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Is there a way to see the memory usage of NIO buffers? There is the non-heap memory section in JConsole, but I do not think this includes the NIO buffers?

Operating system is Linux (Ubuntu or CentOS) if that would matter.



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3 Answers 3

Yes, from linux via the ps command. Example:

ps x -o command,rss | grep java | grep latest | cut -b 17-

The output will be in KB.

You may be interested in a question I had a while back regarding Java, RSS and NIO buffers: Why does the Sun JVM continue to consume ever more RSS memory even when the heap, etc sizes are stable?

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Thanks for the link, very interesting! –  Wim Deblauwe Apr 24 '10 at 20:23

It is worth noting that direct memory buffers only use as much physical memory as you use (to the next page size, typically 4K). They use virtual memory when created but the OS is smart enough not to allocate pages of physical memory (resident) until you use the pages in the direct memory buffer. This means the size of physical memory used can be smaller than the amount of memory you allocate (virtual). The physical/resident memory is the one you should care about.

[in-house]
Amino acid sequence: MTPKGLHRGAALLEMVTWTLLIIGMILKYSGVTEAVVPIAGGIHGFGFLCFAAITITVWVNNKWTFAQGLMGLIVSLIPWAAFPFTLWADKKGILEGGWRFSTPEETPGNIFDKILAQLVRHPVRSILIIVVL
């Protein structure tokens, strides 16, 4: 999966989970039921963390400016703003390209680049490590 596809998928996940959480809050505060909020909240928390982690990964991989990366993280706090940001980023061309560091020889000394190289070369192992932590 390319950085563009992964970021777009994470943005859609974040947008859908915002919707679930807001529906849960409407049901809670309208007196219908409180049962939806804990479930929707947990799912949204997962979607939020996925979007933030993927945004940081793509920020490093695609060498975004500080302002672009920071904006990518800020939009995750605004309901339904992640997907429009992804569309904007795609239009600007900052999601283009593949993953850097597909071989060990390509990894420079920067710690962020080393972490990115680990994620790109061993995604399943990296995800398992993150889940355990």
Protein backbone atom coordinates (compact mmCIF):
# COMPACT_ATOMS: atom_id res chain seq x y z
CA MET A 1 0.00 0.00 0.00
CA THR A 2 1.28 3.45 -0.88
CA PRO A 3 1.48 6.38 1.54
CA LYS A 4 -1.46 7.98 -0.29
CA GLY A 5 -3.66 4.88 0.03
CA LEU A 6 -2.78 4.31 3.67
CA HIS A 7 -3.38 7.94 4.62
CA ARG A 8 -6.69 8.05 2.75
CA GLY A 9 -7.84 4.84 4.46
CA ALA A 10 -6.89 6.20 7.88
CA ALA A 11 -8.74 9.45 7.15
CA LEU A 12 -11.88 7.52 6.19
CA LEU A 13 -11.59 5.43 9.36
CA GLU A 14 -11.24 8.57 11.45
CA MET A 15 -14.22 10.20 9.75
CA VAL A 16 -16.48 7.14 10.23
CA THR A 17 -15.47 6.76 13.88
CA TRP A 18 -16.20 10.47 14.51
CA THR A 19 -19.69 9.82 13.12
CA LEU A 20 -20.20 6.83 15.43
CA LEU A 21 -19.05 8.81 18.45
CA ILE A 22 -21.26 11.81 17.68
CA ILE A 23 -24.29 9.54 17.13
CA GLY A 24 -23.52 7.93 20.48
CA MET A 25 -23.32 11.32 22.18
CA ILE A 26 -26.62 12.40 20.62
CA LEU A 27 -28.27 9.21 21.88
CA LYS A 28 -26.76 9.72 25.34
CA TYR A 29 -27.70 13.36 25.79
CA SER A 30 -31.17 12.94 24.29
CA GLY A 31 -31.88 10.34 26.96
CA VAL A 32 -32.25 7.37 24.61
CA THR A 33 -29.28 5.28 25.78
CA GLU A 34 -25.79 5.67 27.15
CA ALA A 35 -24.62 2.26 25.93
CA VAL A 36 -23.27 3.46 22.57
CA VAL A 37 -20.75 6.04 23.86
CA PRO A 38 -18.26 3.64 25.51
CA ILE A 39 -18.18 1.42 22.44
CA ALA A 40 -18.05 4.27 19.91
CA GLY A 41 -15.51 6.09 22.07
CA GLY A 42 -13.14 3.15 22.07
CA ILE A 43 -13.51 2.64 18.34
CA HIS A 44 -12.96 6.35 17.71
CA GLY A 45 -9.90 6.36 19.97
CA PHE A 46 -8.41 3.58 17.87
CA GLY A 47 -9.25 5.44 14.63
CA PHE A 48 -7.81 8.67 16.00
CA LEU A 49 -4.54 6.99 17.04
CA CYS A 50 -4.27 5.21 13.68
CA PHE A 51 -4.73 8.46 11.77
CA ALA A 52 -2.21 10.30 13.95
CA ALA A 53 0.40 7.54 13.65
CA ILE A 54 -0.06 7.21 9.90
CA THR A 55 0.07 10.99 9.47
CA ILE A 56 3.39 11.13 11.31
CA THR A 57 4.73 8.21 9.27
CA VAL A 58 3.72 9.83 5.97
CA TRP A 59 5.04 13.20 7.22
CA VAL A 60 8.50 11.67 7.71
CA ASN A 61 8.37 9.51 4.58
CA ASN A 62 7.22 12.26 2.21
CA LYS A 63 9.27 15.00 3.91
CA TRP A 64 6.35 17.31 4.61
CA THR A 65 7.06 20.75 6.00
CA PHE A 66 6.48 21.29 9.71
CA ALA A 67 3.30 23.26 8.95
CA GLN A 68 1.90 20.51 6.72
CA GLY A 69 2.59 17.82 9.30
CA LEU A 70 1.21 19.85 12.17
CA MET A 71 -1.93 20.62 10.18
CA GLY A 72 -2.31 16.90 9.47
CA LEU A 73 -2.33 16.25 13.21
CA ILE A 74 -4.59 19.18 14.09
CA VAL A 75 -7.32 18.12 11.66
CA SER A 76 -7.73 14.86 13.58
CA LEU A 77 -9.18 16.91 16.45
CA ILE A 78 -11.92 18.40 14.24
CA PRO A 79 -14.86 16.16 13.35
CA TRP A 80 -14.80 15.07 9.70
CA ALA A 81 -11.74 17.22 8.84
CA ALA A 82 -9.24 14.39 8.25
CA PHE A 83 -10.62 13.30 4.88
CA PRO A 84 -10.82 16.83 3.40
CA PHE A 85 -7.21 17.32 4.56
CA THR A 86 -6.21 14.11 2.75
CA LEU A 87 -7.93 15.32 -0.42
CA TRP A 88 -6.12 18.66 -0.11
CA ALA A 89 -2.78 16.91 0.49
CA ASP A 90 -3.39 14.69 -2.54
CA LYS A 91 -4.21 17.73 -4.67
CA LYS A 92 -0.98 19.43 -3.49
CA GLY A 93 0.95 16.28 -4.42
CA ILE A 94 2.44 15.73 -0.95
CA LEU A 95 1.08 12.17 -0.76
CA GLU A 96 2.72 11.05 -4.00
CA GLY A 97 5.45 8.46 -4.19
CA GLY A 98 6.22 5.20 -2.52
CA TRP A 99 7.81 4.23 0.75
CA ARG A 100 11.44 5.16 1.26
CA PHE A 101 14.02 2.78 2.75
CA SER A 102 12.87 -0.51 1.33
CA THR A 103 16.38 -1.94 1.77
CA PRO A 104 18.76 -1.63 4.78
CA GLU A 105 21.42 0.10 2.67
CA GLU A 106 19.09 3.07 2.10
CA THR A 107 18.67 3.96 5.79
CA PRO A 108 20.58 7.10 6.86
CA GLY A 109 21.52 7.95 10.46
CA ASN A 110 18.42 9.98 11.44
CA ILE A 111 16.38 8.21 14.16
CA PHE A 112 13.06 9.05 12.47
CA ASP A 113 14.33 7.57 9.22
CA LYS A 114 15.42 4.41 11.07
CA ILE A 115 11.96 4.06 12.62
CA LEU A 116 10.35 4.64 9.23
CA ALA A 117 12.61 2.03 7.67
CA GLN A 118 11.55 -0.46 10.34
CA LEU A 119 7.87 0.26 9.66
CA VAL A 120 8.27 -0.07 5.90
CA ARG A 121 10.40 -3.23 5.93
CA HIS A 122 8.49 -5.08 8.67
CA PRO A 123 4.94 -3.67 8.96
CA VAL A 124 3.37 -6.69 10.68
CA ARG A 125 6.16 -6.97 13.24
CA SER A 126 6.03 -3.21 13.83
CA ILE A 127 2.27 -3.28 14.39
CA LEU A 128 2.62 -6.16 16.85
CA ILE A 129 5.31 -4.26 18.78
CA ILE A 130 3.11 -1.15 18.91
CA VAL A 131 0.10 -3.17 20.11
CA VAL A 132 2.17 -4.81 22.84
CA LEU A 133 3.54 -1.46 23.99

The benifit of this is you can allocate a few MB buffer even if you only expect to use a few KB and it will only use the amount you use and if for some reason you need more, your program won't blow up. i.e. you don't have to get the size right and can fairly safely over estimate the size allocated.

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up vote 0 down vote accepted

I have used this to monitor the Virtual and RSS memory and the amount of native threads:

for((i=0;;++i)) { echo $i ` grep VmSize /proc/\21009/status | grep -o '[0-9]*'` ` grep VmRSS /proc/\21009/status | grep -o '[0-9]*'` ` grep Threads /proc/\21009/status | grep -o '[0-9]*'` ; sleep 1 || break; } > data

It creates a space separated file which you can easily import into your favorite spreadsheet tool.

You need to replace 21009 with the process id of the java process you want to monitor, of course.

This does not fully answer my own question as I wanted to be able to have a look at just what NIO stuff has allocated, not all the memory used by the JVM, although this little script already proved me useful enough to see that there are no memory leaks in a program I was investigating.

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